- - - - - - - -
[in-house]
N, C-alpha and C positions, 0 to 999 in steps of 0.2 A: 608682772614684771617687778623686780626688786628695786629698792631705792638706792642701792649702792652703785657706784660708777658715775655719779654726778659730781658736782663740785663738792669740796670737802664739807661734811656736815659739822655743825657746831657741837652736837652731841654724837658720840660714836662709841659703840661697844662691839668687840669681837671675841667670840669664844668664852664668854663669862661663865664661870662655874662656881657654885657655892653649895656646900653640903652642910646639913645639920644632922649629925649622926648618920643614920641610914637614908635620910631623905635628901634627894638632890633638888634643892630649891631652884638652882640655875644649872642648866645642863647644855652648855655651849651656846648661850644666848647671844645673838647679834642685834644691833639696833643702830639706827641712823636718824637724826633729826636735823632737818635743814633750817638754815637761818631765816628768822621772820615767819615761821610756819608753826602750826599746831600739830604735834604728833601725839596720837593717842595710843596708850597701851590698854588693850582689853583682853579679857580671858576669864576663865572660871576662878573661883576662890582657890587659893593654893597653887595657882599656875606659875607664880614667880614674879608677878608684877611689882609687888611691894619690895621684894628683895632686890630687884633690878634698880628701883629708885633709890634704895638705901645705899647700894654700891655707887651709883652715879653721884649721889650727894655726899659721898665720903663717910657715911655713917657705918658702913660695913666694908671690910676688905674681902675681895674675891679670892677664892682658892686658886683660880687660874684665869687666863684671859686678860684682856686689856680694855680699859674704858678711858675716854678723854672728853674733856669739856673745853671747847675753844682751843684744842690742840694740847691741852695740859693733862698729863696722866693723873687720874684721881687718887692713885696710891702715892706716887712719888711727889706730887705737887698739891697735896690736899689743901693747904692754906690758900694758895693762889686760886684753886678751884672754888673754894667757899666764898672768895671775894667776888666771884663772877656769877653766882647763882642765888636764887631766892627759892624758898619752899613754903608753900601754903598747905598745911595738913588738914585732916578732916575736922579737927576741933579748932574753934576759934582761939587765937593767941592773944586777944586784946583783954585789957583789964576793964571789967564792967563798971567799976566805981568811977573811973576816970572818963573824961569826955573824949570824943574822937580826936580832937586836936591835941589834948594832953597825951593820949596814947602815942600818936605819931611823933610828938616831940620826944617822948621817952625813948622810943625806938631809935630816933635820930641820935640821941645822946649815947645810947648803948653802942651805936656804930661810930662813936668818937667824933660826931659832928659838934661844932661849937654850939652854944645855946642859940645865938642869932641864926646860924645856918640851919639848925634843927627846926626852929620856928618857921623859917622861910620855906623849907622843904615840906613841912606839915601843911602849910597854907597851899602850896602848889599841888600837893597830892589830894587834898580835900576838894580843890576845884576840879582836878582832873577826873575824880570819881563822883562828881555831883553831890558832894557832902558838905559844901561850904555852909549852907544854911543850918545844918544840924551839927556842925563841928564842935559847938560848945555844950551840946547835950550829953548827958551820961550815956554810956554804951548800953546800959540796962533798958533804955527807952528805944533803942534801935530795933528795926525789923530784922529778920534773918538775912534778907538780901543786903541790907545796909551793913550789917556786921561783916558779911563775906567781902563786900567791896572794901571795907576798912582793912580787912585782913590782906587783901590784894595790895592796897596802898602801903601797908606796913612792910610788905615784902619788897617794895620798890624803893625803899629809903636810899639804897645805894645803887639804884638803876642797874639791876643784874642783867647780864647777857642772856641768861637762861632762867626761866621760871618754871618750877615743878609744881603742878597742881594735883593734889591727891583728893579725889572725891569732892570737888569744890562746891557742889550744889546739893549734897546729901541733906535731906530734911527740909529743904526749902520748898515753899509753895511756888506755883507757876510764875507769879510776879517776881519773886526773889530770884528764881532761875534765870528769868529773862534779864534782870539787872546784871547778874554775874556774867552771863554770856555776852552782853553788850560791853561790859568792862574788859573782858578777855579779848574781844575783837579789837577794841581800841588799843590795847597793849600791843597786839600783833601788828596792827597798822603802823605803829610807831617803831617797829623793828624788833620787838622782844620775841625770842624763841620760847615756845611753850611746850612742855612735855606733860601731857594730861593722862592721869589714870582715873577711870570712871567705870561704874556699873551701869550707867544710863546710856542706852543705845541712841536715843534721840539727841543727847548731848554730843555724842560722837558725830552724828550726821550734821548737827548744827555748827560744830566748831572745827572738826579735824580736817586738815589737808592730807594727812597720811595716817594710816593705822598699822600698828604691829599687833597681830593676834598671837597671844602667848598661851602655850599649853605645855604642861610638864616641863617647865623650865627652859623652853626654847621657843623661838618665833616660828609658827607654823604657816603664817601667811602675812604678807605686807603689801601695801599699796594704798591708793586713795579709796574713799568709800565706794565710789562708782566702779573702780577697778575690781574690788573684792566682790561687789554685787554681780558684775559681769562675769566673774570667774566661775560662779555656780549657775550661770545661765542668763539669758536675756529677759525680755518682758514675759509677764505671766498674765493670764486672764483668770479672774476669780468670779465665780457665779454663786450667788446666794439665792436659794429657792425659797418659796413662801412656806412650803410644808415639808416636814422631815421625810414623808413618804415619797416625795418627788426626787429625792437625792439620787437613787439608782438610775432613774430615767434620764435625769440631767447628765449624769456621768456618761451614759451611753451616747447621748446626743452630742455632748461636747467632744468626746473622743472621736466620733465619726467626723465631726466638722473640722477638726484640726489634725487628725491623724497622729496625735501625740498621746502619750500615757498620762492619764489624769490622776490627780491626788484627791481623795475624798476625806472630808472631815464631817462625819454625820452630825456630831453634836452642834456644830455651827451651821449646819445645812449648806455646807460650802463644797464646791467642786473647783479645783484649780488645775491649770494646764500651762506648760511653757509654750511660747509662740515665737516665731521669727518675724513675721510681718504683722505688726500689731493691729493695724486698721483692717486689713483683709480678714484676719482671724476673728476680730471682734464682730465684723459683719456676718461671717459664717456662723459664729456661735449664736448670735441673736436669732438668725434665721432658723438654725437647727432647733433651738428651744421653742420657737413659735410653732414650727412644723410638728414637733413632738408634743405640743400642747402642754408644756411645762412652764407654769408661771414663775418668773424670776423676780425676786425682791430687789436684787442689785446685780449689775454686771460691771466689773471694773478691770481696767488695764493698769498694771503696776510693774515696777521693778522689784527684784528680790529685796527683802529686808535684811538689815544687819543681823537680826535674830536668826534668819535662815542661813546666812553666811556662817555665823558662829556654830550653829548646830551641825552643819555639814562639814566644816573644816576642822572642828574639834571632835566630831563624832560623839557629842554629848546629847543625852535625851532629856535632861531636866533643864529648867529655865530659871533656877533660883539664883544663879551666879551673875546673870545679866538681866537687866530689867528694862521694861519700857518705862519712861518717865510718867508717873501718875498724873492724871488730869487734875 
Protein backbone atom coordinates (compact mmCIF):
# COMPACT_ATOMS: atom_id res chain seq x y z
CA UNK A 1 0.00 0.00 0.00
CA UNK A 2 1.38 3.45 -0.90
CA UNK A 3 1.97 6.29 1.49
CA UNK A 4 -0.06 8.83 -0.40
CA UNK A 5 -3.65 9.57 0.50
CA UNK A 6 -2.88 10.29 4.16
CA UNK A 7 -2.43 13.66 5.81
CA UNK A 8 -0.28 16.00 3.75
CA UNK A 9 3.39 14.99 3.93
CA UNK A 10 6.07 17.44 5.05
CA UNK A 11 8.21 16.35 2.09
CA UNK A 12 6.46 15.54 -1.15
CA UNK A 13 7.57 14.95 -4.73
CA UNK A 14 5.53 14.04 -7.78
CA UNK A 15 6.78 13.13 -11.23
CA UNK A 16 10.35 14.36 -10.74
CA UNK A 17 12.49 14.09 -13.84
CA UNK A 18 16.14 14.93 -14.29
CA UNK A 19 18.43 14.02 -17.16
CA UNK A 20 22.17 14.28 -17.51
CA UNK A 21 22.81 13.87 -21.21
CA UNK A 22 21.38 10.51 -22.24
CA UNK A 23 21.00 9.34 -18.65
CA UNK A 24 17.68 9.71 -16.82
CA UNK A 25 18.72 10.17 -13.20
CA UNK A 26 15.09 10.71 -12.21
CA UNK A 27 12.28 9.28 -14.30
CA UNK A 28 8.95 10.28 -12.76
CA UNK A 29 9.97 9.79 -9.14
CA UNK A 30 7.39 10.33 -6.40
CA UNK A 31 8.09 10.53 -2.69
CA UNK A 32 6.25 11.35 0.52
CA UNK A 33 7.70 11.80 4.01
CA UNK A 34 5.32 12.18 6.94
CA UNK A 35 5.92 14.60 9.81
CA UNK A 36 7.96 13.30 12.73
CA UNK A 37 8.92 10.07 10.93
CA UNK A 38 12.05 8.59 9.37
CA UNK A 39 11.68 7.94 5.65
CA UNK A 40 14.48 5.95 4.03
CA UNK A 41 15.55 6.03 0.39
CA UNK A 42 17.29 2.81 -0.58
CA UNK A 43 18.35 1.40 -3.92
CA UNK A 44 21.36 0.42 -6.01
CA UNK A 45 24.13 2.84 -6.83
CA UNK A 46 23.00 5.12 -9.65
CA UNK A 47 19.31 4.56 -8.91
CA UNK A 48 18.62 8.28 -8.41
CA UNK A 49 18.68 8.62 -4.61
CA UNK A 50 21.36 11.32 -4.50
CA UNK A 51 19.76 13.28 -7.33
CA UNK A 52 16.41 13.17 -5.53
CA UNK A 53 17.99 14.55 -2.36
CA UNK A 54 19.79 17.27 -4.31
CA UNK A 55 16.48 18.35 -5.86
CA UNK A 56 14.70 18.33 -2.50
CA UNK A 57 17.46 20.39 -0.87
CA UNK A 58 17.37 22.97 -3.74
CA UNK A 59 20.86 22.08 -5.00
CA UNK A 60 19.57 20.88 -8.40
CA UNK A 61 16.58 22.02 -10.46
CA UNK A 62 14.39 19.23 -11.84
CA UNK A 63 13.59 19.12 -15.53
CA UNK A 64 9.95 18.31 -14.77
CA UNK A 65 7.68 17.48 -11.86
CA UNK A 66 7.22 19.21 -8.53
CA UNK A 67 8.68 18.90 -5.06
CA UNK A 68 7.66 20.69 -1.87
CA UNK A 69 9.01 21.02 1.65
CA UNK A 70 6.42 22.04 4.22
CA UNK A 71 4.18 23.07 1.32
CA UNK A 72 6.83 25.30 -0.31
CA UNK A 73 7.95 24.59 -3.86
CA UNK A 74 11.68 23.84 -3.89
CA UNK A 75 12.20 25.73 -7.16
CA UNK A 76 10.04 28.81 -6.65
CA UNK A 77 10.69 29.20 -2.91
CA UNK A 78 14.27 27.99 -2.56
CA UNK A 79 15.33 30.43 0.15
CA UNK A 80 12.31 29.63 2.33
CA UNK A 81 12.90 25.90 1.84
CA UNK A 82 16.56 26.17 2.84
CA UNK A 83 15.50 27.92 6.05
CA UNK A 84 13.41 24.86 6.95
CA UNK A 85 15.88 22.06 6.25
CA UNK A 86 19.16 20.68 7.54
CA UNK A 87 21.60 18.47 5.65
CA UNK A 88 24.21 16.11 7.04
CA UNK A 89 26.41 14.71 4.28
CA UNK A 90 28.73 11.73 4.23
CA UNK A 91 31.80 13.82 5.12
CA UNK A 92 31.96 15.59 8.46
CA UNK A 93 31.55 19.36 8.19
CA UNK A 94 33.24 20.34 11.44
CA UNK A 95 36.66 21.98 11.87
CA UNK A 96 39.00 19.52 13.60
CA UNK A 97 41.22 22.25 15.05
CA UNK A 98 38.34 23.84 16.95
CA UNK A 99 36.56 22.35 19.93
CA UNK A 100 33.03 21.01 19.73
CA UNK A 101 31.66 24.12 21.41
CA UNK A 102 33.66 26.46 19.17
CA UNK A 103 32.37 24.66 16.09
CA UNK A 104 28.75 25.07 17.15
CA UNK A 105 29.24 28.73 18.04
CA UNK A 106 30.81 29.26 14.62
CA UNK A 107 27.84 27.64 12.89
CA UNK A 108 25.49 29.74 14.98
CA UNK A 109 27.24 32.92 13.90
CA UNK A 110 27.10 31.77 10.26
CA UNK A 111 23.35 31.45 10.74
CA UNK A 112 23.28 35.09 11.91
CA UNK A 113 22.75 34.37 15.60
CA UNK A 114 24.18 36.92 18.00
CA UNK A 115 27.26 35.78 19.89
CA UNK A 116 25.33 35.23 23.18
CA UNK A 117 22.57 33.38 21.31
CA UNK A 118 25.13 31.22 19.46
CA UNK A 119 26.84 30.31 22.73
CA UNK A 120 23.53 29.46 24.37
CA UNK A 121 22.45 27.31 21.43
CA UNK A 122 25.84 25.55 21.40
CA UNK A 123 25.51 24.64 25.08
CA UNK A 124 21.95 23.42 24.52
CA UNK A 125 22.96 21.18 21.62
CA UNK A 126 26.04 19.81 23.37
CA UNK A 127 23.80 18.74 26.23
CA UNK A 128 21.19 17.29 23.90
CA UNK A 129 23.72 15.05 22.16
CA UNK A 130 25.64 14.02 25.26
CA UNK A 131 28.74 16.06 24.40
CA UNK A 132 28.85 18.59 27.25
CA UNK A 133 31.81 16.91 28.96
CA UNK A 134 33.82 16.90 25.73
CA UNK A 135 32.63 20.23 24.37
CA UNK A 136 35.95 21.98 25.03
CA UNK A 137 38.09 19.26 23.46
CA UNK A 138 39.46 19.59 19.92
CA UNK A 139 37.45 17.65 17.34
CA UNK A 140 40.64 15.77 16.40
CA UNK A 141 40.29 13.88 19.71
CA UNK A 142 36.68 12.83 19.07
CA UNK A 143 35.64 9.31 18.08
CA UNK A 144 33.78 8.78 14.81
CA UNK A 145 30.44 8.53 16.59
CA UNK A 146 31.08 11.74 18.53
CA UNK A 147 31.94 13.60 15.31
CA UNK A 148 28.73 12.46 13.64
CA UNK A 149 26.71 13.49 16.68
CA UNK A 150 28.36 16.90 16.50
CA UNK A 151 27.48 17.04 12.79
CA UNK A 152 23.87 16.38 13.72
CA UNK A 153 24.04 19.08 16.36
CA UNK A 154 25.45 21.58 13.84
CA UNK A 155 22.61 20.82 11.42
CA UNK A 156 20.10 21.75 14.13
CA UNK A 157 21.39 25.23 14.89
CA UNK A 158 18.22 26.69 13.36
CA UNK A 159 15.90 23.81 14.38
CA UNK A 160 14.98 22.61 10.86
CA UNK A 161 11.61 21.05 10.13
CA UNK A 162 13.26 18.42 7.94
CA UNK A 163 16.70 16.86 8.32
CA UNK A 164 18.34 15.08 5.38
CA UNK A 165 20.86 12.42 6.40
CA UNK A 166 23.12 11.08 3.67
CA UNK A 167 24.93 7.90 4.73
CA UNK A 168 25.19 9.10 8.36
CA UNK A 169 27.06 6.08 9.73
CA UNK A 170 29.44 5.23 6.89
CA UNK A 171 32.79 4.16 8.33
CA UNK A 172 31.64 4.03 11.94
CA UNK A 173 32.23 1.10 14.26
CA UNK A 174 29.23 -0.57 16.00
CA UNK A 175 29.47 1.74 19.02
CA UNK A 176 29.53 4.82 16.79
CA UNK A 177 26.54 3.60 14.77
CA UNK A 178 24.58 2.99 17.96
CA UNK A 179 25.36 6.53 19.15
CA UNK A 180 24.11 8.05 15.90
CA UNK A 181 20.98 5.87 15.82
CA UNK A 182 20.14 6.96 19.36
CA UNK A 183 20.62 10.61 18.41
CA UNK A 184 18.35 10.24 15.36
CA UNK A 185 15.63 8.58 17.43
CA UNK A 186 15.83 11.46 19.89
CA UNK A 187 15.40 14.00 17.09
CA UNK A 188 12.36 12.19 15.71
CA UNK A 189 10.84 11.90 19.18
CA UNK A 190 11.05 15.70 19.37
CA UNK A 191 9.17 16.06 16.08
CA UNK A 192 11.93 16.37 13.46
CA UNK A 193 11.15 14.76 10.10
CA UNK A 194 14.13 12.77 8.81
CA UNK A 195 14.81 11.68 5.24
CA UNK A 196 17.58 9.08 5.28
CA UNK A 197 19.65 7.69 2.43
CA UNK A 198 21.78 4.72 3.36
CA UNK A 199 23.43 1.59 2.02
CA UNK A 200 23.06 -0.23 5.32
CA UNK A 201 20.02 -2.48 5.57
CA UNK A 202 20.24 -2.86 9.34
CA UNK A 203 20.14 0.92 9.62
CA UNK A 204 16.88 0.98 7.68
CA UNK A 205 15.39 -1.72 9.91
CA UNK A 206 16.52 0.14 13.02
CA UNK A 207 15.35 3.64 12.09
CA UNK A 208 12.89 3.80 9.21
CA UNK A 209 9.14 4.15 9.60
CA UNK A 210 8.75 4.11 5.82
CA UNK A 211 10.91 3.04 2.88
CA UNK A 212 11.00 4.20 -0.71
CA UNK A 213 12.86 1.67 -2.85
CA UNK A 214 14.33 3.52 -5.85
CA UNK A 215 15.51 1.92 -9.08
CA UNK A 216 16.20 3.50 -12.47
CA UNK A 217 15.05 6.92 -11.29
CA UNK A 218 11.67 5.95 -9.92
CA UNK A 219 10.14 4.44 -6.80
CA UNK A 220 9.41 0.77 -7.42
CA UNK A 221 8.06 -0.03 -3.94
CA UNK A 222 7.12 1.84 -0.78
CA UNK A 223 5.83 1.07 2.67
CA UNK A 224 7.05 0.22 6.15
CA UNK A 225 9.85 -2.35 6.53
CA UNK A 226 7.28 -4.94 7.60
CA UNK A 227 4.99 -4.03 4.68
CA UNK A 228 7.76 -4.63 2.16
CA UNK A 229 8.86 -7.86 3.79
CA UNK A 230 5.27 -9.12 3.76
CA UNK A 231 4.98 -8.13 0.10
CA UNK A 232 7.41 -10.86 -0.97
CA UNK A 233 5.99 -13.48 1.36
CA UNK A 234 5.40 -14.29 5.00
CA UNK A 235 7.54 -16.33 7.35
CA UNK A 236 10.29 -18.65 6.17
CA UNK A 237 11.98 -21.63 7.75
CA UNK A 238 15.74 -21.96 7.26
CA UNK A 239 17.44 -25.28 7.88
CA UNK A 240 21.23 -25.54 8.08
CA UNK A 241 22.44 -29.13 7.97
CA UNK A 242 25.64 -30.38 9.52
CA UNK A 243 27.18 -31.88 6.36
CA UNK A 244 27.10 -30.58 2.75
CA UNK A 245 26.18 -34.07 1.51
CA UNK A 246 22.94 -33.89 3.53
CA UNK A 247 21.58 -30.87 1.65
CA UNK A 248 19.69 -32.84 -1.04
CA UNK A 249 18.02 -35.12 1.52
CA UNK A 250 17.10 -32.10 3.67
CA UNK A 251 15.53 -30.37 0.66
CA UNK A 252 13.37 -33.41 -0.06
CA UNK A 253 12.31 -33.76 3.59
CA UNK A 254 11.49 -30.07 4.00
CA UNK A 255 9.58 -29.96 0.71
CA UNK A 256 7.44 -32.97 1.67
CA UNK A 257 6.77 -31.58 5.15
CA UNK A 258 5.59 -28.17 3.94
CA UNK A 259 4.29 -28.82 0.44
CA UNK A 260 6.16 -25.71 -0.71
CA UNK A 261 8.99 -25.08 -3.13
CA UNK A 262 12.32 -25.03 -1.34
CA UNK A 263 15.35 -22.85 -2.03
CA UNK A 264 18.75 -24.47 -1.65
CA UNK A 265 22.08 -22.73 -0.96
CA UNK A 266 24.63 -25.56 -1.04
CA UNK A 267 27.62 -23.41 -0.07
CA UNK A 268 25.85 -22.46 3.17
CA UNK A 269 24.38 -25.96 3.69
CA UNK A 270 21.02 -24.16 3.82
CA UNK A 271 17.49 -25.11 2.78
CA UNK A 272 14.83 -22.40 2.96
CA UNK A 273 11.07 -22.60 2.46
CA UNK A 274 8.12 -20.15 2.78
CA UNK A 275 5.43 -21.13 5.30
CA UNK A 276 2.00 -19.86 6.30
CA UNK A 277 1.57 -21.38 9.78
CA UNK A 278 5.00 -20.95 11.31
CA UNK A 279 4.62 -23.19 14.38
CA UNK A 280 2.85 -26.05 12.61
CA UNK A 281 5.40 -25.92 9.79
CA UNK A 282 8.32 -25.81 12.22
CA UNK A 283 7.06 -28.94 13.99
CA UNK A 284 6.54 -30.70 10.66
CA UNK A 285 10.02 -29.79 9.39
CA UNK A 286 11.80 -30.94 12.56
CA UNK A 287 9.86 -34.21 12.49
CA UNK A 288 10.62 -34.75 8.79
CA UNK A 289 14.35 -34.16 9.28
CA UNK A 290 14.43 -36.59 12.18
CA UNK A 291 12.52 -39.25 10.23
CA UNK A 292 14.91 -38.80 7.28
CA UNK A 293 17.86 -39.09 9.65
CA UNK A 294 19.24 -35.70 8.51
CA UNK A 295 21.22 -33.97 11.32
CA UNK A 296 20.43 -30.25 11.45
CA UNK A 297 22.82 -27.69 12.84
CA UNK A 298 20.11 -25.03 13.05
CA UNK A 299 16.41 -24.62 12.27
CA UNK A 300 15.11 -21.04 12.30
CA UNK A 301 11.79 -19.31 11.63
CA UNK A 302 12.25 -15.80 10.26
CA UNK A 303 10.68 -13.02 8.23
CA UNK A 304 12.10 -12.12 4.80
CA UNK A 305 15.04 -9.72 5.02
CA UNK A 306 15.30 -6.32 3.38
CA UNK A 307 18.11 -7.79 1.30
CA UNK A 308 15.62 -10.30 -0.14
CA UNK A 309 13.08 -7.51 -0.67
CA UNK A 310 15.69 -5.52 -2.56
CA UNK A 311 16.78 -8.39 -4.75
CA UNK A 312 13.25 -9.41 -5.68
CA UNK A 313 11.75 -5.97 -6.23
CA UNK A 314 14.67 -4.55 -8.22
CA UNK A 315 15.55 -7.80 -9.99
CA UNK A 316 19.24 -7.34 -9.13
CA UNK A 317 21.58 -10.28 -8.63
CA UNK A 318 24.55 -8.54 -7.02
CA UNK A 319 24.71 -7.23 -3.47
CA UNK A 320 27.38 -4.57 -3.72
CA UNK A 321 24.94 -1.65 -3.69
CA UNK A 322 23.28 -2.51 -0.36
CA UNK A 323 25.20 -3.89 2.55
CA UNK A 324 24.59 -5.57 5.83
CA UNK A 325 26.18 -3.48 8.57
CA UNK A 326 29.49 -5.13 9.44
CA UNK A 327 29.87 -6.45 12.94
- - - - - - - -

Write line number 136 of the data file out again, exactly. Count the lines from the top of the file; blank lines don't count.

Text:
CA UNK A 132 28.85 18.59 27.25